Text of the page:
Hannah Keeley (HK): Most of the time, I do. It’s great because we all have jobs to do and they are a big help. The older kids scatter in the produce section and collect our fresh fruits and vegetables. The younger ones help pick out the groceries with pictures on them, such as canned peas, green beans and corn as well as cereals.

GBT: What is an average weekly grocery bill for the Keeley family?

HK: Probably between $150-$200. When we had only a few children, I could easily keep it around $100/week, but now I feel like I’m feeding a small army. Plus, teenagers are notorious for being bottomless pits! I keep my grocery bill lower by buying food that’s good quality and great value, like Libby’s canned vegetables.

GBT: If you had to whip up a family dinner in 10 minutes using only what is in your pantry, could you do it? What foods would you use?

HK: Absolutely! And there have been plenty of meals when I have done just that. I often buy in bulk, so we always have plenty of broths, beans and grains that stock our pantry. Plus, I always keep staples like Libby’s French-cut green beans and corn handy, which help cut down on preparation time.

GBT: You have a lot of great recipes on your Web site, TotalMom.com. What is often your inspiration when developing these recipes for your family?

HK: I love to cook with my children, so I’m naturally drawn to kid-friendly recipes that get the whole family in the kitchen cooking together. I also strive to create meals that are healthy and economical.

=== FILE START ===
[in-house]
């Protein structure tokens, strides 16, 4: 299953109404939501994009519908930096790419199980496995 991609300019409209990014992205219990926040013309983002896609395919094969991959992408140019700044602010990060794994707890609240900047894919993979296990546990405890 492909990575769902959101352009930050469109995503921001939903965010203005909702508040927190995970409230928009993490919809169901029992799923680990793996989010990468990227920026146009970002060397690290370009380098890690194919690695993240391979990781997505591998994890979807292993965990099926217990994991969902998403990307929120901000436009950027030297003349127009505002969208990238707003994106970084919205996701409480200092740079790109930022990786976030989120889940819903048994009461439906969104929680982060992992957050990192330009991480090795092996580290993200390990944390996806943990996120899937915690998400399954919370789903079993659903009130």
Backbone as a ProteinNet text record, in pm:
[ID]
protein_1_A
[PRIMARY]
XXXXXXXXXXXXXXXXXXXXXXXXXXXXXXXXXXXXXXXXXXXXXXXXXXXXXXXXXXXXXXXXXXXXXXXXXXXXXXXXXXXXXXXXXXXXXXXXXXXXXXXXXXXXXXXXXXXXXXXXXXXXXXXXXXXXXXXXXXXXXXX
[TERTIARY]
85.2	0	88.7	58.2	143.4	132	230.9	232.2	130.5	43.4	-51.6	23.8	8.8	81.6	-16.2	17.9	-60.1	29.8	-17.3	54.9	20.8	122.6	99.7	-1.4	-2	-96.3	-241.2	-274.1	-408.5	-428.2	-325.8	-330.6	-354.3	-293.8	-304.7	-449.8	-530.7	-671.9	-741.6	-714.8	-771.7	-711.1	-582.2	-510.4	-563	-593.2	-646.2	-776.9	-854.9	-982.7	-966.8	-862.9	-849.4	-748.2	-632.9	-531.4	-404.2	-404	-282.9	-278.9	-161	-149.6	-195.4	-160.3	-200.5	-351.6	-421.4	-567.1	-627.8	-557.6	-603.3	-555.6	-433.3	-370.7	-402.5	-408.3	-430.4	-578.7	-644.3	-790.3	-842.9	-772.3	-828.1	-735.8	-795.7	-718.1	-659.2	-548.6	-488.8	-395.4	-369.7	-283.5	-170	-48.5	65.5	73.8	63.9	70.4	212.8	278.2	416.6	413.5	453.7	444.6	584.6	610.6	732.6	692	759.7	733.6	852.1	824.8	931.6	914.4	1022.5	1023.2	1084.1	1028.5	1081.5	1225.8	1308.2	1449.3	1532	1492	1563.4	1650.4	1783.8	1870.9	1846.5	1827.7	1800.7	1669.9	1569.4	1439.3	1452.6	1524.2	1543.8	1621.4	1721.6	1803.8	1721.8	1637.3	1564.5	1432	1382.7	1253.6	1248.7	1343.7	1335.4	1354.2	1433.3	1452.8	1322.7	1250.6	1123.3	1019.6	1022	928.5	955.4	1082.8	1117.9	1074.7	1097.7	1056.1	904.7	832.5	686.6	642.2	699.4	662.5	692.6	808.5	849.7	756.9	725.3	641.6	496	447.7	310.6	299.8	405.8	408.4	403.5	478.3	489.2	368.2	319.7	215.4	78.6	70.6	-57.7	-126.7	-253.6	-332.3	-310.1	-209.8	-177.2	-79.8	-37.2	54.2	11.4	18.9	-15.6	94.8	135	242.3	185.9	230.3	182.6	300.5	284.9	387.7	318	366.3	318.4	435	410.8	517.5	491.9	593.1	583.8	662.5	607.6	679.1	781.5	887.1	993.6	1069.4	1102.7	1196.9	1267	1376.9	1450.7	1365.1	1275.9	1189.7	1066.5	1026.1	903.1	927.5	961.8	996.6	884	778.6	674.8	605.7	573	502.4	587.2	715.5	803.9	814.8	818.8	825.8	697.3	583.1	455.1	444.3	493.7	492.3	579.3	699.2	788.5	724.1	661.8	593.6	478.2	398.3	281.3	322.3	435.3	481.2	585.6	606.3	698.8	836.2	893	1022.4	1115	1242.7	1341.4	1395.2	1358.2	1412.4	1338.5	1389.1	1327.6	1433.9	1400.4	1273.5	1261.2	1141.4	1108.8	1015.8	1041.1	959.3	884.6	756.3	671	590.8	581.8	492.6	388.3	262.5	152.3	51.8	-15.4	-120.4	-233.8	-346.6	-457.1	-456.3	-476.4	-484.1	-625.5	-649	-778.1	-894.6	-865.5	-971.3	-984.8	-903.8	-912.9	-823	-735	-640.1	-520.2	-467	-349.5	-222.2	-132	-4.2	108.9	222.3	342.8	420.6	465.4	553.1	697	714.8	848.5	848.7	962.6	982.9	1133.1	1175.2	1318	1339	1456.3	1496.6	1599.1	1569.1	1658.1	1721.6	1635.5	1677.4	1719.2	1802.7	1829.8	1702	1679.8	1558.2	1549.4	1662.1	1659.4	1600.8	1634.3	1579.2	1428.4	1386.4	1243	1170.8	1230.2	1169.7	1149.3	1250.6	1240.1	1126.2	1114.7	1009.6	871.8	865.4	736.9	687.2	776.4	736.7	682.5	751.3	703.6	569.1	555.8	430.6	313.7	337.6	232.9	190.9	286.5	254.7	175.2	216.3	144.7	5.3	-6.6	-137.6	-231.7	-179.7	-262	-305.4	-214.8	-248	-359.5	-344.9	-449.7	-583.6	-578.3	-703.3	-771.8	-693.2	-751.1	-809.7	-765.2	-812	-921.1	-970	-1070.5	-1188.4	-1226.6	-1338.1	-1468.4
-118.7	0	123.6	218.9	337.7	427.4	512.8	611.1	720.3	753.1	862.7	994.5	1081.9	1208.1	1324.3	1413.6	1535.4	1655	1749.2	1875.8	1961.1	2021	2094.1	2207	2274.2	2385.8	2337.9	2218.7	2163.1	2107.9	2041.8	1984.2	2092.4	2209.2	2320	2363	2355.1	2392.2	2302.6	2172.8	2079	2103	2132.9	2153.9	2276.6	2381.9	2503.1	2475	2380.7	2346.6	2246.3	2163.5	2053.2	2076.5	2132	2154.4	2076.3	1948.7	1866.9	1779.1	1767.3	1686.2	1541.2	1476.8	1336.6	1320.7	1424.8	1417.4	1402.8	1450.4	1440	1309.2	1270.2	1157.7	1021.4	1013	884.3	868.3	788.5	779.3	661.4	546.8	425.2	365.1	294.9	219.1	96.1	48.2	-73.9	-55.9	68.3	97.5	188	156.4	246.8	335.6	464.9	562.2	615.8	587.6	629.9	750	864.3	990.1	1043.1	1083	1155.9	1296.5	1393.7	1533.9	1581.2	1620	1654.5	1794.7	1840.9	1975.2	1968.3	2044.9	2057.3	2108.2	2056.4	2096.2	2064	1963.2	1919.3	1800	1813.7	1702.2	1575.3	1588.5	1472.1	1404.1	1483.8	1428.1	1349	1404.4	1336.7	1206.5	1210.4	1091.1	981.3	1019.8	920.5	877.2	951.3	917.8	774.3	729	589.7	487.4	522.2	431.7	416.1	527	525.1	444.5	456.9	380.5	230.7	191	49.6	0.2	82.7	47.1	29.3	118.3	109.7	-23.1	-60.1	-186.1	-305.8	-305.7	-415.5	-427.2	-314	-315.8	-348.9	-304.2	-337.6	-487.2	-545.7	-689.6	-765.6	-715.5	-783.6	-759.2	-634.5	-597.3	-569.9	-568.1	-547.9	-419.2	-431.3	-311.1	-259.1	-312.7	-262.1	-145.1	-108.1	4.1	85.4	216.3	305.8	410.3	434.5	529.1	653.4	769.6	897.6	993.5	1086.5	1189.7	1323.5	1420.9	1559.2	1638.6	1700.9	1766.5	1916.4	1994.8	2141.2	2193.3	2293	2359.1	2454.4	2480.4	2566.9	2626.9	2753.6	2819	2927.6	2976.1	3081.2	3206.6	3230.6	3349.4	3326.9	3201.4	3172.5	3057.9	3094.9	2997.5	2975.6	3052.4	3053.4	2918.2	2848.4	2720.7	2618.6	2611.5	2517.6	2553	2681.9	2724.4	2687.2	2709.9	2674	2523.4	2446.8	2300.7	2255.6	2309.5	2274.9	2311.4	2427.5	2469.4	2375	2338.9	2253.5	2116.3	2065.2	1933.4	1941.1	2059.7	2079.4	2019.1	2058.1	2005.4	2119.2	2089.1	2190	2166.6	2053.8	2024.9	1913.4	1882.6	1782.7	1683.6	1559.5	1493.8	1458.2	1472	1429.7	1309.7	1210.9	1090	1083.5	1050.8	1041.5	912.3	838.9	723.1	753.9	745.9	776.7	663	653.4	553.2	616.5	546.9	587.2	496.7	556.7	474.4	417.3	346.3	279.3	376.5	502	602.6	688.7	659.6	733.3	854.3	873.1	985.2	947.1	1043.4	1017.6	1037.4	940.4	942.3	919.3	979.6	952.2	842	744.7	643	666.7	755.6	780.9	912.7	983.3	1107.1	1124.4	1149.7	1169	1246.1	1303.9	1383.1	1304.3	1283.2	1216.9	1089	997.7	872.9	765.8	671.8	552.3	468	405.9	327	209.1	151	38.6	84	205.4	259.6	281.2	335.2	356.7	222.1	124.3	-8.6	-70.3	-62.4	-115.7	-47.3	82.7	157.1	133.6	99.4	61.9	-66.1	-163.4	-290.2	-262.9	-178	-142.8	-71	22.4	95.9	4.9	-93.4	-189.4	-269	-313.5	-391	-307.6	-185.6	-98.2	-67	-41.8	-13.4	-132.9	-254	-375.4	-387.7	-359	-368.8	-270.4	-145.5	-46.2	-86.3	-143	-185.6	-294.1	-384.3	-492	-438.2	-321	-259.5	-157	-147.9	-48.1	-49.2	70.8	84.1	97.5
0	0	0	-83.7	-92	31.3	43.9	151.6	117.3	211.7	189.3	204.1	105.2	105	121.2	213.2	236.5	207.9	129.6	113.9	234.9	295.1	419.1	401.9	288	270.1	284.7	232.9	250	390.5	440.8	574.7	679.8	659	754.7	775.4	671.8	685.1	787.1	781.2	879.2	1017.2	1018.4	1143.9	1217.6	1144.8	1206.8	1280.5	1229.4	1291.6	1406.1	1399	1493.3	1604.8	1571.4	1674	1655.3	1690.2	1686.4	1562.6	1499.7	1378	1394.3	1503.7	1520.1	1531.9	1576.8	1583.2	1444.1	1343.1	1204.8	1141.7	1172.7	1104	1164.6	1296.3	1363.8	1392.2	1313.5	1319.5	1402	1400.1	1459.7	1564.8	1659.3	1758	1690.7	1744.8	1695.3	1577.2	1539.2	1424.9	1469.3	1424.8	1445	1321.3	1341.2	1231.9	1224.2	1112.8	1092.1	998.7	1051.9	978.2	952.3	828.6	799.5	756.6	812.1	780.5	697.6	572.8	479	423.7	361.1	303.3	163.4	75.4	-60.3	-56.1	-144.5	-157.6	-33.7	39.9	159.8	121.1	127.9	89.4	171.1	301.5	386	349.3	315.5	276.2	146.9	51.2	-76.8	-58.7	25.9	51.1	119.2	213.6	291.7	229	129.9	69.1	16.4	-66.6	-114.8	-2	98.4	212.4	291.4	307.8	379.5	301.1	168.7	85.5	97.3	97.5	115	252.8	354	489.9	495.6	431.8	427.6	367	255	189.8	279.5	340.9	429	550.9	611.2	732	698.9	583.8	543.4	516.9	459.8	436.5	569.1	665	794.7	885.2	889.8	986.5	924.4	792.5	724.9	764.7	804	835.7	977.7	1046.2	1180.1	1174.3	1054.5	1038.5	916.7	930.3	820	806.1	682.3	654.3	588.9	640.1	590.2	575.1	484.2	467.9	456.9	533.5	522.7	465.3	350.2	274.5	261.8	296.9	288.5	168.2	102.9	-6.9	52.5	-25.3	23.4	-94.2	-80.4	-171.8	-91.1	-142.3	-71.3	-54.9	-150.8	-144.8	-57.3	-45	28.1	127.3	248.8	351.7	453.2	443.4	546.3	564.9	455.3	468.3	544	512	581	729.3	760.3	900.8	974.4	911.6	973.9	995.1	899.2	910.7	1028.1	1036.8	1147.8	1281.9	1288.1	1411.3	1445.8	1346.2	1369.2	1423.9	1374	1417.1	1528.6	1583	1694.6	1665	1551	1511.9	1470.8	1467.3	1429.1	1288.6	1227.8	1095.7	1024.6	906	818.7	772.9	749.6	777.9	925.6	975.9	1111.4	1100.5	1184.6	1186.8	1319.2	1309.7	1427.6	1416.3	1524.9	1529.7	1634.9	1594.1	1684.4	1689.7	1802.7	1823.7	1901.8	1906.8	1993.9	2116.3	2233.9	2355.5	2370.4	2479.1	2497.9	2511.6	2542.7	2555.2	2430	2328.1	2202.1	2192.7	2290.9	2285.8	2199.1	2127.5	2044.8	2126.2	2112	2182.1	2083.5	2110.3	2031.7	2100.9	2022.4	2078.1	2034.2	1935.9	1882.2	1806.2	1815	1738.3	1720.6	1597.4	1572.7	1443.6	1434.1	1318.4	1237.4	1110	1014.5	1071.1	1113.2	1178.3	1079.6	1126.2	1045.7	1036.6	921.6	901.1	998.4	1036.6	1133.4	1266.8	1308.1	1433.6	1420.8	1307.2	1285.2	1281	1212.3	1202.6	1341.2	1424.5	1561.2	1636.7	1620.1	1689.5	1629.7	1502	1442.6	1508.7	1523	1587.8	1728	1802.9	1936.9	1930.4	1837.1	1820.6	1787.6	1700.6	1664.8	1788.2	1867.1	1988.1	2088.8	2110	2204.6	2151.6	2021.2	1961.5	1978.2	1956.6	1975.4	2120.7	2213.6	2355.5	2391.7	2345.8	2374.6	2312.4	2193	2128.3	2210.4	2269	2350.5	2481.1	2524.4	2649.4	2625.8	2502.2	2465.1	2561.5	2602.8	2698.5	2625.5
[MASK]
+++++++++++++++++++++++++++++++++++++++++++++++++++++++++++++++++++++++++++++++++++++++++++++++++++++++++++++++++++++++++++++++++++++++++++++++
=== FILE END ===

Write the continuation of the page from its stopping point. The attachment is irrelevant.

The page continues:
GBT: With nine mouths to feed each night, it’s no surprise that you have a lot of hearty soups and stew recipes. Do you have any tricks for cutting prep time in the kitchen?

HK: I have a few tricks up my sleeve! I look for recipes that can be prepared with minimal effort and still get maximum results. I will often double a recipe so that half can be frozen and stored for another evening. Forget rolling out perfect biscuits for sides. I just drop my dough in little mounds on a baking sheet! And, of course, Libby’s canned vegetables help me cut the time I spend preparing ingredients for soups and stews.

GBT: What is family dinnertime like in the Keeley house? Who cooks? Who cleans?

HK: I can honestly say, we’re all in this together. We all cook. We all clean. Of course, the kids don’t always clean like I would, but the most important thing is that we are all involved in the process. Mealtime is a family event, start to finish. Plus, my husband and I really feel like we know our kids. Dinnertime is when we get to learn about their likes and dislikes, their friends and experiences at school. If one is having a problem or wants to share a personal story, we have time set aside each day to listen to each other, offer advice and, most importantly, have a great time.

GBT: Are there any foods that your kids just will not eat? Do you have any tricks for making sure that even the pickiest eaters get a nutritious meal?

HK: Of course there are. I try to be sensitive to their unique likes and dislikes as much as possible. And I’m constantly looking for ways to make healthy foods have more kid appeal. I’m also a pretty sneaky mom—slipping black beans into their brownies or putting cut carrots into their soups.

Sara Evans

Click HERE for a Seven Day Family Dinner Planner.